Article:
Pentagon Using Artificial Intelligence to Predict Incidents ‘Days in Advance’

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ARLINGTON, VIRGINIA - SEPTEMBER 10: Chief of Testing and Evaluation of the Pentagon’s Joint Artificial Intelligence Center Jane Pinelis participates in a news conference at the briefing room of the Pentagon September 10, 2020 in Arlington, Virginia. (Image: Alex Wong/Getty Images)

The U.S. military is testing cutting edge artificial intelligence (AI) algorithms that the Pentagon says will allow American forces to predict major events prior to them happening.

At a press conference, on July 28, General Glen D. VanHerck, commander of the North American Defense Command and the United States Northern Command, addressed a crowd of reporters and revealed that trials have been ongoing in an attempt to improve the military’s use of data for key decision making. 

The initiative is called the “Global Information Dominance Experiment” (GIDE) which VanHerck has said is showing promising results.  

GIDE was designed to access real-time information that assists military leaders to prepare for enemy action and has the potential to deter conflict before it even starts. 

‘A new era of new and renewed strategic competition’

VanHerck stated in a press conference, “Right now, the threats we face and the pace of change in the geostrategic environment continues to advance at really alarming rates. We’ve entered an era of new and renewed strategic competition, and this time, we’re facing two peer competitors, both nuclear-armed, that are competing against us on a daily basis.”

While VanHerck declined to name the two “peer competitors”,  the nations he is referring to are most likely Russia and China. 

The goal of the GIDE experiments is to “outpace” competitors by accelerating efforts to transform culture, including factoring in homeland defense into “every strategy, every plan, force management, force design decision, as well as aspects of acquisition and budget so that we can deter in competition, de-escalate in crisis and if required, defeat in conflict.” VanHerck said.

VanHerck asserted that by utilizing machine learning and AI they can detect changes in watched parameters that would then trigger an alert supplying the military with information that would allow them to focus on a specific location like, for instance, the Panama Canal.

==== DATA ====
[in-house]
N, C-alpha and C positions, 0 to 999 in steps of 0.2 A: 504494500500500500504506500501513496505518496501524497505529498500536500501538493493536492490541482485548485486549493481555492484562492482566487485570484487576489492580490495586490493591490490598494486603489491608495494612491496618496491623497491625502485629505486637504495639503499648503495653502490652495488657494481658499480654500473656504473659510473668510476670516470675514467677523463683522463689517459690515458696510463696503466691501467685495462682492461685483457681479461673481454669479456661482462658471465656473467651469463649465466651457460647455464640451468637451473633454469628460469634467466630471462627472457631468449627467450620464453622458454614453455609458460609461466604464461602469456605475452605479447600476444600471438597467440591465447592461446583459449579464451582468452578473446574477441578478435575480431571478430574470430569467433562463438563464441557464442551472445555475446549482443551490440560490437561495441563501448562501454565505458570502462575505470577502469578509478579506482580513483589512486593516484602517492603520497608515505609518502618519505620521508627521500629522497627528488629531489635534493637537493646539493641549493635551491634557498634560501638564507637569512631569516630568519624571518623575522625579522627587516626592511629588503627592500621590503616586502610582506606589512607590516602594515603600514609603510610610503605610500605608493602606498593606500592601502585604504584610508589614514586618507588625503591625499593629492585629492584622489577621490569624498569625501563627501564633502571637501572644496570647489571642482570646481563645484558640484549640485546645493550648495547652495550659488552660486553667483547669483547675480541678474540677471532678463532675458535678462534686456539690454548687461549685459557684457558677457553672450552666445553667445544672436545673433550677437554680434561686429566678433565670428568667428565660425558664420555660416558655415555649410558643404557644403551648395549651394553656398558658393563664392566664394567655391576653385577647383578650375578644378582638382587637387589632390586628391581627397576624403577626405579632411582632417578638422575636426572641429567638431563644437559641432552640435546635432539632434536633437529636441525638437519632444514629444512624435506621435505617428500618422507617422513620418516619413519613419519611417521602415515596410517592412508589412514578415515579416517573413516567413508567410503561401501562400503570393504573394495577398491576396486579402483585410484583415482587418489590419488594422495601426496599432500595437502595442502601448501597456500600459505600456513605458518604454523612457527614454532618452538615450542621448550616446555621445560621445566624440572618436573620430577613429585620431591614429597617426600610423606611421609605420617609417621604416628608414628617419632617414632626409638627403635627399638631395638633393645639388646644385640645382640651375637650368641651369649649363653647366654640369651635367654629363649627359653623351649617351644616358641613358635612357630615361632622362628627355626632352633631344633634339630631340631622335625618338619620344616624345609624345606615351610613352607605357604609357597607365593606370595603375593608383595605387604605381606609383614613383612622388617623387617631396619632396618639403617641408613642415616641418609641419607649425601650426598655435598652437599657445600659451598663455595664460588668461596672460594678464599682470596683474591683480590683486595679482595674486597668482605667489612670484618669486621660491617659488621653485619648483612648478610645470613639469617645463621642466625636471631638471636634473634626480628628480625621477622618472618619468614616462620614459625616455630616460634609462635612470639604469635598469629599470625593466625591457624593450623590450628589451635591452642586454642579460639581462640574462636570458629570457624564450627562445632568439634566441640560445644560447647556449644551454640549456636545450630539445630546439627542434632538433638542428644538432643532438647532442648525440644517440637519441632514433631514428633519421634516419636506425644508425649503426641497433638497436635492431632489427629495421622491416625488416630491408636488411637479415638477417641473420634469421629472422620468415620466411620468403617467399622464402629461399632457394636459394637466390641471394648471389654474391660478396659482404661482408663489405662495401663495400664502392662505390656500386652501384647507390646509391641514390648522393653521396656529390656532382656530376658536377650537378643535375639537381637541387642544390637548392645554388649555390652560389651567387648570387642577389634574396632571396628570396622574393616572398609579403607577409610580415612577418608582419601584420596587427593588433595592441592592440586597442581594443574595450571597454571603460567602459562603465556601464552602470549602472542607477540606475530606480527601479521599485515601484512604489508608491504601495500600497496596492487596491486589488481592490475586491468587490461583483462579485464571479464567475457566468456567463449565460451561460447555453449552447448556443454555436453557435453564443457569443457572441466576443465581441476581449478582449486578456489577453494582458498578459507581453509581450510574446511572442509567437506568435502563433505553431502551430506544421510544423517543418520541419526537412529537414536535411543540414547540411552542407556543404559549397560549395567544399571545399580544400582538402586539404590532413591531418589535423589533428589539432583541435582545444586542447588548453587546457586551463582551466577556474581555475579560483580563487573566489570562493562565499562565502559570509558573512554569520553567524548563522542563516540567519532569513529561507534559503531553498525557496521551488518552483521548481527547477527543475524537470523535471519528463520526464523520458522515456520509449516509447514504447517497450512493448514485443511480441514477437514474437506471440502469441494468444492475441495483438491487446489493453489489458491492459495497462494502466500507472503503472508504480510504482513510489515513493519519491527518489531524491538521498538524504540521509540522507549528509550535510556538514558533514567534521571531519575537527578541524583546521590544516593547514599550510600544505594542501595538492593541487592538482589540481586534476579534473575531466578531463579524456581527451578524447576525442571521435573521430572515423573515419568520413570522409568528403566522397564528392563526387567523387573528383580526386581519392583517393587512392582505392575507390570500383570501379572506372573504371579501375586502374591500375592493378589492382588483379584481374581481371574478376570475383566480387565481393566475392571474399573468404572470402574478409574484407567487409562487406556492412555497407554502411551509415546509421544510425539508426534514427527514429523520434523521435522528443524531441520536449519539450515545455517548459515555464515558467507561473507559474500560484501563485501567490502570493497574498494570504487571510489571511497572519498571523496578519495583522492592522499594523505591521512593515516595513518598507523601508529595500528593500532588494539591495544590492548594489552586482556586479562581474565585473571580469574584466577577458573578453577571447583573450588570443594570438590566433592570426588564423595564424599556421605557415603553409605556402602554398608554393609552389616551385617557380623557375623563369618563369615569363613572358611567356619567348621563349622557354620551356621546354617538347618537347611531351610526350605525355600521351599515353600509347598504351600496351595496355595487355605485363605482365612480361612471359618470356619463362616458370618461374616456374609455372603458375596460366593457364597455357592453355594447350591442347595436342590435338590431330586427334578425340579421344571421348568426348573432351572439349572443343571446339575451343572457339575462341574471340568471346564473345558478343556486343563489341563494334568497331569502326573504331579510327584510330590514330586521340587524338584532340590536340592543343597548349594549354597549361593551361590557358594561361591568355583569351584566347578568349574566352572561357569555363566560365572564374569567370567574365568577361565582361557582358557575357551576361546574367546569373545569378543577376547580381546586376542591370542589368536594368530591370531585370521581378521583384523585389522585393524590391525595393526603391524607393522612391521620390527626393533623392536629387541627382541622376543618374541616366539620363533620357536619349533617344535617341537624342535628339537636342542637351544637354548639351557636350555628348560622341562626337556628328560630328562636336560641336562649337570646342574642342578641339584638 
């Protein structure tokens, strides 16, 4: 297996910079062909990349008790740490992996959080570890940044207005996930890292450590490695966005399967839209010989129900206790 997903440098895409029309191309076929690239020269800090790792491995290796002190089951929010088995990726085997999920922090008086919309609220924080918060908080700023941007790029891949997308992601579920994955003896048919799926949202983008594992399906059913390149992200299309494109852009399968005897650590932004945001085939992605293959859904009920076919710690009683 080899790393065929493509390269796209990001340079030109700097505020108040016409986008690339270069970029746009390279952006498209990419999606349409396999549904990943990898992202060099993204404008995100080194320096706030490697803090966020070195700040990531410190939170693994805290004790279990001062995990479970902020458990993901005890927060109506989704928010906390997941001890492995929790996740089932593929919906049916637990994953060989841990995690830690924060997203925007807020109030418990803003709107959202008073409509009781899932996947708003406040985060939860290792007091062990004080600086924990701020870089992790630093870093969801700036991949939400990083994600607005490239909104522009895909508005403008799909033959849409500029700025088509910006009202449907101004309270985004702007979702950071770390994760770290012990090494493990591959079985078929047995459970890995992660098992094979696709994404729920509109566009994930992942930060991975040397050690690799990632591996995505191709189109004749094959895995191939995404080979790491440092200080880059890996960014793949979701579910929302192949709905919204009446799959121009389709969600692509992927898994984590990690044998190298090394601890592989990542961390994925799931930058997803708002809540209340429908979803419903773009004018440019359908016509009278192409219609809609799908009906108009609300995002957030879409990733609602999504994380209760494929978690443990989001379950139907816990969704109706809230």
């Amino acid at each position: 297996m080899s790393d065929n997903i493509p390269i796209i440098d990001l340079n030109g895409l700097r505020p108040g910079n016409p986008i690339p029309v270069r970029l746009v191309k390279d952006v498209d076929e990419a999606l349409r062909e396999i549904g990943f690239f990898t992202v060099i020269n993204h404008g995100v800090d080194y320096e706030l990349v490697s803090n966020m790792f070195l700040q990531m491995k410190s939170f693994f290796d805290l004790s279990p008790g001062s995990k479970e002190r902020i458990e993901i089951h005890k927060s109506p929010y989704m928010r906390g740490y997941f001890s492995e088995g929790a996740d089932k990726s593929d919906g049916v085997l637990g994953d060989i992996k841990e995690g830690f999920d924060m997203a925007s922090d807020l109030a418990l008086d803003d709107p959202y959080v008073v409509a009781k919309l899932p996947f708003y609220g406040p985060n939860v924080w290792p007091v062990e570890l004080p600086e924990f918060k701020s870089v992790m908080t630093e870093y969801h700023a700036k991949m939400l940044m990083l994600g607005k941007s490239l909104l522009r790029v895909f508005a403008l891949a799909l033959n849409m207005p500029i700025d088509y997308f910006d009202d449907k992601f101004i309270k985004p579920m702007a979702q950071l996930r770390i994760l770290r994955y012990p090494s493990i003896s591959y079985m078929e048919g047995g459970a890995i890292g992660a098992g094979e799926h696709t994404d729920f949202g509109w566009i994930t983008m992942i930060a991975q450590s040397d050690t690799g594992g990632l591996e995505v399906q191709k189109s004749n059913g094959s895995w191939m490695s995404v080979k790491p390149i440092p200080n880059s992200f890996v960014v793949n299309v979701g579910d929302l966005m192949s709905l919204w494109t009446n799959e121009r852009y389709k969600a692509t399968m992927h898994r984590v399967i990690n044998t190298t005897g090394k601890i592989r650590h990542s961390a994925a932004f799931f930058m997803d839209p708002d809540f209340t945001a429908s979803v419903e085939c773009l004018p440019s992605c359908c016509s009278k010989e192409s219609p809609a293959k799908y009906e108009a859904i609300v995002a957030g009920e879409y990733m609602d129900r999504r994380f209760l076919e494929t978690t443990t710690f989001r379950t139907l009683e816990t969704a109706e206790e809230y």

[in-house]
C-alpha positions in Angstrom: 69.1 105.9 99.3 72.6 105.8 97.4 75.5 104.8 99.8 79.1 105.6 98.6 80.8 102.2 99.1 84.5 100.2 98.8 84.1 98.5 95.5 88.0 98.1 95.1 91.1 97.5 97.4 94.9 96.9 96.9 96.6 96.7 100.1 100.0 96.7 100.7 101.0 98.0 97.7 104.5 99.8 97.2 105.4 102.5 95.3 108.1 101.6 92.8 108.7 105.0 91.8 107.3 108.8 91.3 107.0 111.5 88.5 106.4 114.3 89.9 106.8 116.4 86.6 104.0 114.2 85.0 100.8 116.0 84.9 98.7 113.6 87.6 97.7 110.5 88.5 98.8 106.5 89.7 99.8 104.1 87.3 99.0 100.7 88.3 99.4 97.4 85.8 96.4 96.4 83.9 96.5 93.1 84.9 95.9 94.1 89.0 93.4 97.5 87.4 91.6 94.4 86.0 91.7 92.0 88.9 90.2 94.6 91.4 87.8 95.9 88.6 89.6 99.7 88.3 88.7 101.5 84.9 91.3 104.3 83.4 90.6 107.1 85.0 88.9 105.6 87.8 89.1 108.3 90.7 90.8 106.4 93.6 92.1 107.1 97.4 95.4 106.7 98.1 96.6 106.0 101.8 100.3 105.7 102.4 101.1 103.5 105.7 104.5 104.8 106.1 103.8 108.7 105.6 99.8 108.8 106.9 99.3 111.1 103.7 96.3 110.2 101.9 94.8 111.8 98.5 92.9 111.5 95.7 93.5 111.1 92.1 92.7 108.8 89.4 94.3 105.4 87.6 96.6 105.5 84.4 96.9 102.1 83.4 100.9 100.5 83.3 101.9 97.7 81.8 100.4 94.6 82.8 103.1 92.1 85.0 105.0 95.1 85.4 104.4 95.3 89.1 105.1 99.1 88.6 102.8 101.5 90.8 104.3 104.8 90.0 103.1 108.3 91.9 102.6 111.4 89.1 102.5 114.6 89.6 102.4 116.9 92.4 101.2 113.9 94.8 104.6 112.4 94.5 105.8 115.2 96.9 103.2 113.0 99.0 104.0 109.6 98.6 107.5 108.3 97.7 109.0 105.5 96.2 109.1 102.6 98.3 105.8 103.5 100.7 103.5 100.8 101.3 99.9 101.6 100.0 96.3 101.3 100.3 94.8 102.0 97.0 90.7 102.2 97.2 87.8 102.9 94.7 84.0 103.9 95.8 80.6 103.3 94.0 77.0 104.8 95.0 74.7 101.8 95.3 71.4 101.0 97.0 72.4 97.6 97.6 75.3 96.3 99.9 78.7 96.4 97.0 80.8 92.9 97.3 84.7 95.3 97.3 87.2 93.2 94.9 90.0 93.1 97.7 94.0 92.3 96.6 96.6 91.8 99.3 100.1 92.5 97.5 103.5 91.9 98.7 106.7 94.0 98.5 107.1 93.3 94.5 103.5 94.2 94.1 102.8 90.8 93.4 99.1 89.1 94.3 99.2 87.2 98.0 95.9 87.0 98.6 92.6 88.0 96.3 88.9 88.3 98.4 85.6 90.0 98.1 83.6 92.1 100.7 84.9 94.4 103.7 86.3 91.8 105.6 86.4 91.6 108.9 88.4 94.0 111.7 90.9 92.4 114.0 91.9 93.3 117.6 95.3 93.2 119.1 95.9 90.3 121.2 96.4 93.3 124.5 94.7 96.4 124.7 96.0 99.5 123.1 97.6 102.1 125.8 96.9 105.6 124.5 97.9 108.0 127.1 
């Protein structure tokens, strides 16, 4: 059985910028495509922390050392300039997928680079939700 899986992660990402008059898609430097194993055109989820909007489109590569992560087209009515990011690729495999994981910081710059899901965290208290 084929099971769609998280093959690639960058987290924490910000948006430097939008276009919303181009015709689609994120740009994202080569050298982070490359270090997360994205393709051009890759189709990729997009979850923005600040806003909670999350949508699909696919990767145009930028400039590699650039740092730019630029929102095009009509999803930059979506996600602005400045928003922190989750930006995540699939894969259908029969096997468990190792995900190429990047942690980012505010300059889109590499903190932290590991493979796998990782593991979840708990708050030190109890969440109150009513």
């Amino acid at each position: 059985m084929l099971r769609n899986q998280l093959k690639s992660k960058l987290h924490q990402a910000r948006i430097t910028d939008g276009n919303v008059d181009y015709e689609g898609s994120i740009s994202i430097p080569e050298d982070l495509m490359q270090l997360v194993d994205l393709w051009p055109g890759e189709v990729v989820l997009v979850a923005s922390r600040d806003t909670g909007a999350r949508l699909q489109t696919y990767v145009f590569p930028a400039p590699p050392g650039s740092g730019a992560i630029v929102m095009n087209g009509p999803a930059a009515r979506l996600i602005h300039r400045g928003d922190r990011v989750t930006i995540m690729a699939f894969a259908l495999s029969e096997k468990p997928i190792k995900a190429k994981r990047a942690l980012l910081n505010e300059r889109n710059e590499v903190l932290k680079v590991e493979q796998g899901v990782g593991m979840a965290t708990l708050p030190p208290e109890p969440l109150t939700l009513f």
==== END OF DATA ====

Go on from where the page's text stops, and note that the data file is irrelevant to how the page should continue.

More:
“What we’ve seen is the ability to get way further what I call left, left of being reactive to actually being proactive. And I’m talking not minutes and hours, I’m talking days.” VanHerck said, adding that, “The ability to see days in advance creates decision space. Decision space for me as an operational commander [allows us] to potentially posture forces [or] to create deterrence options to provide to the secretary or even the president.”

11 U.S. command units participate

The experiment, conducted by the Pentagon, saw 11 U.S. command units simulate the takeover of crucial sites such as the Panama Canal. 

Vanherck stated that during a simulated operation, data obtained from various sensors both military and civilian, spread out across vast distances, is fed into an artificial intelligence model capable of detecting patterns and providing alerts when signs are detected such as a submarine preparing to leave port. 

Knowing what an adversary is doing prior to them doing it creates time to review strategies and plan within a conflict scenario, which is invaluable and could potentially create opportunities to avoid deadly conflict before it has the opportunity to emerge.

VanHerck stressed that all the information used to feed the artificial intelligence algorithms already existed; it is simply being utilized in a very different manner. 

“Keep in mind that it’s not new information. It’s information that today is just not analyzed and processed until later in the time cycle, if you will,” said VanHerck.

“And all we’re doing is taking and sharing it and making it available sooner. So that our key decision-makers will have options versus being reactive where they may be forced to take some kind of escalation option.” he added.

Growth of automation tools in warfare raises concerns

Using artificial intelligence to better inform military decisions is a primary objective of the Pentagon especially as adversaries escalate their use of the emerging technology but, the growth of automation tools in warfare is raising serious concerns among numerous advocacy groups. 

The GIDE experiments were carried out with numerous other groups within the U.S. Department of Defense and worked on projects including the infamous Project Maven. 

Project Maven sparked controversy in 2018 when Google employees rose up against the company’s involvement in the warfare experiment. At the time, Google was contracted to assist in the development of the technology behind Project Maven.

Project Maven is a Pentagon project that uses machine learning and engineering talent to distinguish people and objects through drone videos.

VanHerck was keen to address concerns over the use of automation in warfare stating that “Humans still make all the decisions in what I’m talking about,” and that, “We don’t have any machines making decisions.”

The technological capabilities trialed in GIDE are already available and ready to be used in the field across multiple combatant commands. The intent of the U.S. Armed Forces is to further improve its ability and, in future, to collaborate with international allies and partners to create a global exchange of real-time intelligence.